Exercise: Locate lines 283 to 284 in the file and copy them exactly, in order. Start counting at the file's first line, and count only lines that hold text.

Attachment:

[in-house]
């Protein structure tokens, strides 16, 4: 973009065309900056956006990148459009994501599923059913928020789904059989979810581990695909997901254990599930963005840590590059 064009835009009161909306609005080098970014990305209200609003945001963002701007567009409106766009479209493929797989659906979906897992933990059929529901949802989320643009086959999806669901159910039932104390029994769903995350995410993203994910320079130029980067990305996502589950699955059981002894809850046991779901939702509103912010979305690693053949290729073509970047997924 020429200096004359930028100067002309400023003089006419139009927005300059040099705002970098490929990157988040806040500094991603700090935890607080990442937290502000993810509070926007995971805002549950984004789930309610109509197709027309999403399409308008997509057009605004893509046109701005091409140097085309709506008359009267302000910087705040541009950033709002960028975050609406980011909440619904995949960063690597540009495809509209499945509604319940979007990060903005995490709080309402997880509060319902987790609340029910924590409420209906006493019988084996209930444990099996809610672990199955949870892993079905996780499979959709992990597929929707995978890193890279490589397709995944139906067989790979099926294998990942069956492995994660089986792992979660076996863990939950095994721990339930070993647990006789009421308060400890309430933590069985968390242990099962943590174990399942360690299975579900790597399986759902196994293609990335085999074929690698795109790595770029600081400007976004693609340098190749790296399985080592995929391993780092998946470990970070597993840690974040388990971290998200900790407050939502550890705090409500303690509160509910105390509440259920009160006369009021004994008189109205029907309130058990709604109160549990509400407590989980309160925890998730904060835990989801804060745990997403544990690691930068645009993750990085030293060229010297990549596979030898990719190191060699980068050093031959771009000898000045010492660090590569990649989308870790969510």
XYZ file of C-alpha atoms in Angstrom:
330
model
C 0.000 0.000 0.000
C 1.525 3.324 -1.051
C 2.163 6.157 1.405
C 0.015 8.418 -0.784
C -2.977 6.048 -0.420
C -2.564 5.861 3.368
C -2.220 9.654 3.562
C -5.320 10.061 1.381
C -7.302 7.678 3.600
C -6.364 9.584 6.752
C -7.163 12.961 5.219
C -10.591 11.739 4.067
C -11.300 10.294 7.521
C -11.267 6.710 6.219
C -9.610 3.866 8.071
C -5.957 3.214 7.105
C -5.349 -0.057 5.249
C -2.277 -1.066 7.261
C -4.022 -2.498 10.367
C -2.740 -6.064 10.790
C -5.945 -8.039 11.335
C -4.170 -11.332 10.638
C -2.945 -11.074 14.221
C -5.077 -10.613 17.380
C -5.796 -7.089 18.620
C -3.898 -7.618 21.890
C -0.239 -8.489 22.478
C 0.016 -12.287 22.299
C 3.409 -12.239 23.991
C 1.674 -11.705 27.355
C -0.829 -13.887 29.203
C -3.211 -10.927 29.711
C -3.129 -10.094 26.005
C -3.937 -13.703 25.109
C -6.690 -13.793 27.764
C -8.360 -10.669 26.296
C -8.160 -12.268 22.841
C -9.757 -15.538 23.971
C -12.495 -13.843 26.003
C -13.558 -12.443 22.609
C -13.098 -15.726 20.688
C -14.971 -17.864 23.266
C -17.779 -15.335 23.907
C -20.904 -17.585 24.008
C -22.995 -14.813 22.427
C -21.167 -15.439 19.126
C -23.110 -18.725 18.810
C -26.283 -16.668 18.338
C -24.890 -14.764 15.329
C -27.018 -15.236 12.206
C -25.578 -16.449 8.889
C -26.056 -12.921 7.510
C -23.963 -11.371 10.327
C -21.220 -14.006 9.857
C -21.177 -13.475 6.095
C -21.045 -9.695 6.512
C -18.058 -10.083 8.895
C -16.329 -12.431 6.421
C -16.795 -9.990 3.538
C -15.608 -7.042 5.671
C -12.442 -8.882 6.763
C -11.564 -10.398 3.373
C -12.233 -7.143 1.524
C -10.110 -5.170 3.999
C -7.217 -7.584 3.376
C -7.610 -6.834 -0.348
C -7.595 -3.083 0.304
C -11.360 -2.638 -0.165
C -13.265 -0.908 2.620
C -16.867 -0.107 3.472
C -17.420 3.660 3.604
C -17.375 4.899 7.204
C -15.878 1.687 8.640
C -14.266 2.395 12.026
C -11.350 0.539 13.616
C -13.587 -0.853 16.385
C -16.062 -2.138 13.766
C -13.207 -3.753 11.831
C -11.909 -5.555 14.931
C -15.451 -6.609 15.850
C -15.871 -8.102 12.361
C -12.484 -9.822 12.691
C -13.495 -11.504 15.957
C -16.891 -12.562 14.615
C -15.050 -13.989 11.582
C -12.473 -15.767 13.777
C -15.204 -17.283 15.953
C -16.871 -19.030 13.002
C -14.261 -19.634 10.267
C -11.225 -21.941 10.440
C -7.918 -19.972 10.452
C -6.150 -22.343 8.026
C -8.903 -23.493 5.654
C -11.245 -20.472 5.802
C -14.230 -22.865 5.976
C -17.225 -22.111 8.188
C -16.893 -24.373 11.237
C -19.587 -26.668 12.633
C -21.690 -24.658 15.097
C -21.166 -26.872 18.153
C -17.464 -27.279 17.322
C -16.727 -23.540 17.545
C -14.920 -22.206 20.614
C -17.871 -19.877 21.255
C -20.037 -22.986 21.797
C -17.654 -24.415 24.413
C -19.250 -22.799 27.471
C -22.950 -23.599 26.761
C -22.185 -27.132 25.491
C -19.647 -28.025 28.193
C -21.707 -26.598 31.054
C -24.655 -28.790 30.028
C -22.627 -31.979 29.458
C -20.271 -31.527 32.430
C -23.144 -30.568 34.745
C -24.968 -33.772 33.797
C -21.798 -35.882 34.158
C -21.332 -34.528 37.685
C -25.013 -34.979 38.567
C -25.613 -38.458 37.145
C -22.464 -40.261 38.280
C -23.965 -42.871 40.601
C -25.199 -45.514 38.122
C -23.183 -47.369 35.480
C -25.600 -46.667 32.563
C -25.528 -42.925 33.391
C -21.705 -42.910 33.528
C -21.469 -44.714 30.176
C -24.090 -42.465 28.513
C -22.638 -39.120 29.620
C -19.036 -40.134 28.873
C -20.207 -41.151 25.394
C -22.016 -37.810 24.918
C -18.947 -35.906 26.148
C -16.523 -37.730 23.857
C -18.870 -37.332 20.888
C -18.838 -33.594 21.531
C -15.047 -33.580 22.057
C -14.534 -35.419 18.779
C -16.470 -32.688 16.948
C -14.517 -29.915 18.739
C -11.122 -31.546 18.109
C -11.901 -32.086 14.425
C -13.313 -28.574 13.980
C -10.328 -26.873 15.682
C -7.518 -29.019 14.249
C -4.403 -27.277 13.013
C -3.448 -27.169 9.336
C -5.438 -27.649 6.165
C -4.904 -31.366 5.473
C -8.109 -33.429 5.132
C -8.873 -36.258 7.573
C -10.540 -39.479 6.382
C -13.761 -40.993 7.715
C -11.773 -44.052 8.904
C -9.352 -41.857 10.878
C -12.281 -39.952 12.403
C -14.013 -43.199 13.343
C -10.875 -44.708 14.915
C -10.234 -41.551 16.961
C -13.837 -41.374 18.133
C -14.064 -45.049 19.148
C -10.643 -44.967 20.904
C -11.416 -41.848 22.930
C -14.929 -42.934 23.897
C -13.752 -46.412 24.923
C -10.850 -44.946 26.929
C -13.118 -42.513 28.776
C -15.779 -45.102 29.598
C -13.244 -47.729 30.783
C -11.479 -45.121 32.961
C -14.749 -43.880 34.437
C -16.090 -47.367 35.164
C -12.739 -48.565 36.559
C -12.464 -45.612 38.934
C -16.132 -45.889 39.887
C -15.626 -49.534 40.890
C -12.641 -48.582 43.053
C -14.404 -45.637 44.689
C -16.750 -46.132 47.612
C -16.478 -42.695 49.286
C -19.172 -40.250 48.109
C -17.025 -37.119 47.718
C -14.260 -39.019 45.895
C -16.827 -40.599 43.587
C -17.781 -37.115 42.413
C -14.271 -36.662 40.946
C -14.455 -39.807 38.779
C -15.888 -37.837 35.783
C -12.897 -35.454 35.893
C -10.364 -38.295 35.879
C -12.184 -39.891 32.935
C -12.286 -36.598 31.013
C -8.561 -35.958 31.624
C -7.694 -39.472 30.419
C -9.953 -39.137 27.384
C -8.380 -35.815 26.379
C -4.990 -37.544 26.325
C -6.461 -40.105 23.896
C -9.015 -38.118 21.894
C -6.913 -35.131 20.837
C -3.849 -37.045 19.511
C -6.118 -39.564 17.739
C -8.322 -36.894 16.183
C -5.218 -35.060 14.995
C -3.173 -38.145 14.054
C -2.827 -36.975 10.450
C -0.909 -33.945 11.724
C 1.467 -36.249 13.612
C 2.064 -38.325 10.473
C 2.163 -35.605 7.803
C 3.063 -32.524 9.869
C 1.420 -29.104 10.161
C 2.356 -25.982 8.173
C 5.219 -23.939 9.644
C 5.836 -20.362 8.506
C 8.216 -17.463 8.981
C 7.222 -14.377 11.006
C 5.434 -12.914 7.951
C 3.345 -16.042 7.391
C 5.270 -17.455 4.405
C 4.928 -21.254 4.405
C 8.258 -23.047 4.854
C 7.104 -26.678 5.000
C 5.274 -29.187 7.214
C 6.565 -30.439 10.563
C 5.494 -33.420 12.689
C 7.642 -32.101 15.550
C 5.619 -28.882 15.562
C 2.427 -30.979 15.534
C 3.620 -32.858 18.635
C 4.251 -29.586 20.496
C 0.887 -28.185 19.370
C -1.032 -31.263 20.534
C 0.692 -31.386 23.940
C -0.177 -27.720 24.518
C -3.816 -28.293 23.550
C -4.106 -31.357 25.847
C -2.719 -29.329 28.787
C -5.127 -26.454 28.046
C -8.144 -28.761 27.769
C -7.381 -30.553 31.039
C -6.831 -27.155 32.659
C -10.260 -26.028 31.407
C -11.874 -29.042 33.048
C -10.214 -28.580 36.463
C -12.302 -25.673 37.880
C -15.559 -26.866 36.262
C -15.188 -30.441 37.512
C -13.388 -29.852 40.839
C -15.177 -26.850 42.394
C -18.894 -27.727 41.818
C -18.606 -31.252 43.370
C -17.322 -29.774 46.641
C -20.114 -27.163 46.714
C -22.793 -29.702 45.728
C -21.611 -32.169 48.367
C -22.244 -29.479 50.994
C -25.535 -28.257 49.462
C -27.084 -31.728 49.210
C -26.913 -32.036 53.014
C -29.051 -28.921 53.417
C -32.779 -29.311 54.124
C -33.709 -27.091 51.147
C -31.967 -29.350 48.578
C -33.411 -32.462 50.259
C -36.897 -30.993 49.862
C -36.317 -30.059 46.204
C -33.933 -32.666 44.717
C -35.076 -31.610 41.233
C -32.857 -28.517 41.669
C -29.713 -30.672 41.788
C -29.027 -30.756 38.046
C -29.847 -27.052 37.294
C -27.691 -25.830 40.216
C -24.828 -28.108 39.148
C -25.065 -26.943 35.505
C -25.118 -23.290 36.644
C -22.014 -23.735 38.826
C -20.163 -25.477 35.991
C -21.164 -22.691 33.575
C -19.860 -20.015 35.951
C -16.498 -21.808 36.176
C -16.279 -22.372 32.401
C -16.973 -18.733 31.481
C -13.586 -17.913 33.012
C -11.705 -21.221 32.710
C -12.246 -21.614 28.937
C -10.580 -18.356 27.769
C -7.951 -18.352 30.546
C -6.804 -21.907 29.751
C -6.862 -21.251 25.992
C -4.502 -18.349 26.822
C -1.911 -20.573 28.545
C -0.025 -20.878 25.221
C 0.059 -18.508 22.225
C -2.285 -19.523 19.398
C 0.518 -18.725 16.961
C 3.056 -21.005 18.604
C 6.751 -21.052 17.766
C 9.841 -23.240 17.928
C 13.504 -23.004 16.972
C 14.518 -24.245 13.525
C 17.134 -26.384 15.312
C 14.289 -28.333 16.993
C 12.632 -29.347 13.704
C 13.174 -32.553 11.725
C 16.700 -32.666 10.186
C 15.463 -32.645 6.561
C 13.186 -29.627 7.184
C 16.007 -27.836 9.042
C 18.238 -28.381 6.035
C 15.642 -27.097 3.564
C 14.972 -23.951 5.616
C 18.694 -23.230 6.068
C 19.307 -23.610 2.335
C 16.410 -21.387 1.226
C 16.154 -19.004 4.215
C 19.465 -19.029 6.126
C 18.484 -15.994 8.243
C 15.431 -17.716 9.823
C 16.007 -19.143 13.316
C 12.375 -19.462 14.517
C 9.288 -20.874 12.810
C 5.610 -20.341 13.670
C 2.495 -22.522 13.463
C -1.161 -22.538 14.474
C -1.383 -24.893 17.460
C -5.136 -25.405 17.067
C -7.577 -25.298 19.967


C -25.118 -23.290 36.644
C -22.014 -23.735 38.826